EPA to expand E15 Ethanol Fuel – Is Ethanol bad for your car’s engine?
The Biden administration announced it will suspend a federal rule that bars higher levels of ethanol in gasoline during the summertime. The move is intended to lower fuel prices. However, that decision to authorize year-round use of E15 or 15% ethanol will impact gas supplies, prices, your car’s engine, and the environment. And maybe not in the way the government had planned.
In 2011, the EPA approved an increase of 15% ethanol blend for use in light-duty vehicles for model years 2001 and newer, but prohibited gas stations from selling it between June 1 and Sept. 15 because of concerns that it adds to smog in high temperatures and causes pollution.
The EPA issued an emergency waiver to allow the widespread sale of E15, as the high-blend ethanol is known, during the summer months this year, even though there is a negative environmental impact. Senior Biden administration officials said the move will save drivers an average of 10 cents per gallon at about 2,300 of more than 150,000 U.S. gas stations that currently sell E15. Those stations are mostly in the Midwest and the South, including Texas. The goal is to lower gasoline prices.
But there is more to E15, and the negatives may surprise you.
Let’s start with answering what is ethanol? Ethanol is a biofuel derived from fermented corn or other products. In the U.S., ethanol is predominately corn-based and required by federal law to be blended in the nation’s gasoline supply. Most gasoline sold in the U.S. is blended with 10% ethanol, also known as E10. You see that sticker on the gas pumps.
E15 is not approved for use in non-automotive engines such as boats, motorcycles, lawnmowers, and other small engines. Zero ethanol is best for small engines.
According to environmentalists, ethanol production contributes to greenhouse gas emissions and soil erosion and raises prices for corn and other crops. A recent study found that the federal ethanol mandate inflated corn prices by 30% from 2008 to 2016, made corn-based ethanol more carbon-intensive than gasoline, and increased annual fertilizer use by up to 8%, polluting waterways.
According to the EPA, ethanol impacts motor vehicles in two primary ways. First, ethanol leans the air/fuel ratio which can lead to increased exhaust gas temperatures and potentially increases the incremental deterioration of emission control hardware and performance over time, possibly causing catalyst failure.
Ethanol can cause material compatibility issues, which may lead to other component failures.
There are material compatibility issues. Ethanol has been known to wreak havoc on fuel systems, deteriorating plastic and silicone components such as hoses, fuel pumps and filters, gas tanks, and fuel injectors. And the repair costs are your responsibility. There’s a growing trend among motorists shopping around for gas stations which offer ethanol free gas, even if they have to pay a bit more per gallon to get it. Distributors are noticing, and more and more stations are featuring this option. There doesn’t seem to be any dispute that pure gasoline delivers better mileage than gas that’s part ethanol.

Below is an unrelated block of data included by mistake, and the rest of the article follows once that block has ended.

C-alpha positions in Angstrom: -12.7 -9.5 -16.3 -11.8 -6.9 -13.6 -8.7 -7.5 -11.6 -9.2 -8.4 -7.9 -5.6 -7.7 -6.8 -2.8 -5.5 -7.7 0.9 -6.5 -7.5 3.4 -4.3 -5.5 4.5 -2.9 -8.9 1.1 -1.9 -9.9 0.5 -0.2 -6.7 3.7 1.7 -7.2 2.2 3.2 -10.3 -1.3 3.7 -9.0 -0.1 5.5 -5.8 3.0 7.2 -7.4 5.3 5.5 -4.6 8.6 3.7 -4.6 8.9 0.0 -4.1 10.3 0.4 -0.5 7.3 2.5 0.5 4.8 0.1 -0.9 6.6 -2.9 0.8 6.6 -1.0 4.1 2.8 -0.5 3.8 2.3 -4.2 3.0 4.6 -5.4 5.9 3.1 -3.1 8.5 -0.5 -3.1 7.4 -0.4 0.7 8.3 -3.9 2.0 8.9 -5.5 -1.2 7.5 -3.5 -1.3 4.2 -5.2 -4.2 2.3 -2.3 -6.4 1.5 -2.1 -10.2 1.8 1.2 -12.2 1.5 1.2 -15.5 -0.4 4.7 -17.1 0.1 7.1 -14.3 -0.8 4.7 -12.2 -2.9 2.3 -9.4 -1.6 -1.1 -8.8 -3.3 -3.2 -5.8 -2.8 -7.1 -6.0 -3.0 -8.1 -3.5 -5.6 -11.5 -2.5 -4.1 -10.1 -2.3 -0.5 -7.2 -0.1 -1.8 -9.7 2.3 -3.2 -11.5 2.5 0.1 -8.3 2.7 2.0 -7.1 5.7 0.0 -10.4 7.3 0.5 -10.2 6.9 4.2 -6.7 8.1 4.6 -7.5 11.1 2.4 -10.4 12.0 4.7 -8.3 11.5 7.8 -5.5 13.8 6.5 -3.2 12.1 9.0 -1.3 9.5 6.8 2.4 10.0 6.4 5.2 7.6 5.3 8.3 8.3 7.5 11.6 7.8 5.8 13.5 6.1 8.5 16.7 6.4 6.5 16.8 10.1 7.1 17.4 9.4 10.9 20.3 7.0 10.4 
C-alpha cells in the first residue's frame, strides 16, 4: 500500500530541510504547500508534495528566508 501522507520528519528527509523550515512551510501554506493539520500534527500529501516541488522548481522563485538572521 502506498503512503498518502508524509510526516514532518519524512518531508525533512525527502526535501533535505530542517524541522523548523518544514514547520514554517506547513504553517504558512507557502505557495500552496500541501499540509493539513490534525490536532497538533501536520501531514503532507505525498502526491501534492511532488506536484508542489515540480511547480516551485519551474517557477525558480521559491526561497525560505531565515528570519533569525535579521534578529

Mileage suffers by 3 to 4 percent using E10, or gas that’s up to 10 percent ethanol, according to the U.S. Environmental Protection Agency’s Office of Transportation and Air Quality.
The Bottom Line:
Automakers continue to quietly void warranties if you use E-15 gas. The big factor is automakers are aware of the damages from E15 and they aren’t going to honor warranties on vehicles guzzling the latest 15% ethanol blend unless you’ve got a brand new car or one that is specifically rated as a “flex-fuel vehicle.”
AAA and a number of automakers came out swinging against E15, warning that the extra ethanol could corrode plastic, rubber and metal parts in cars not built to handle it.
Five manufacturers — BMW, Chrysler, Nissan, Toyota and Volkswagen — stated their warranties will not cover E15 claims, the automobile association warned. And eight others — GM, Ford, Honda, Hyundai, Kia, Mazda, Mercedes-Benz, and Volvo — said that E15 may void warranties.
One last point:
President Biden is ending the moratorium on federal drilling leases, but this won’t help gas prices for over a year. The Biden administration is making available now 144,000 acres of land, which sounds like a lot, but the industry really wants five times that amount of land to drill on to meet demand and lower prices. Green New Deal advocates are not happy about this drilling. However, the government is increasing the royalties from 12.5% to 18.75% on the oil, basically wanting a piece of the action that increases the cost of drilling.
This will not help lower gasoline prices.
There is so much more to discuss on this, put your comments below and let’s start the conversation.
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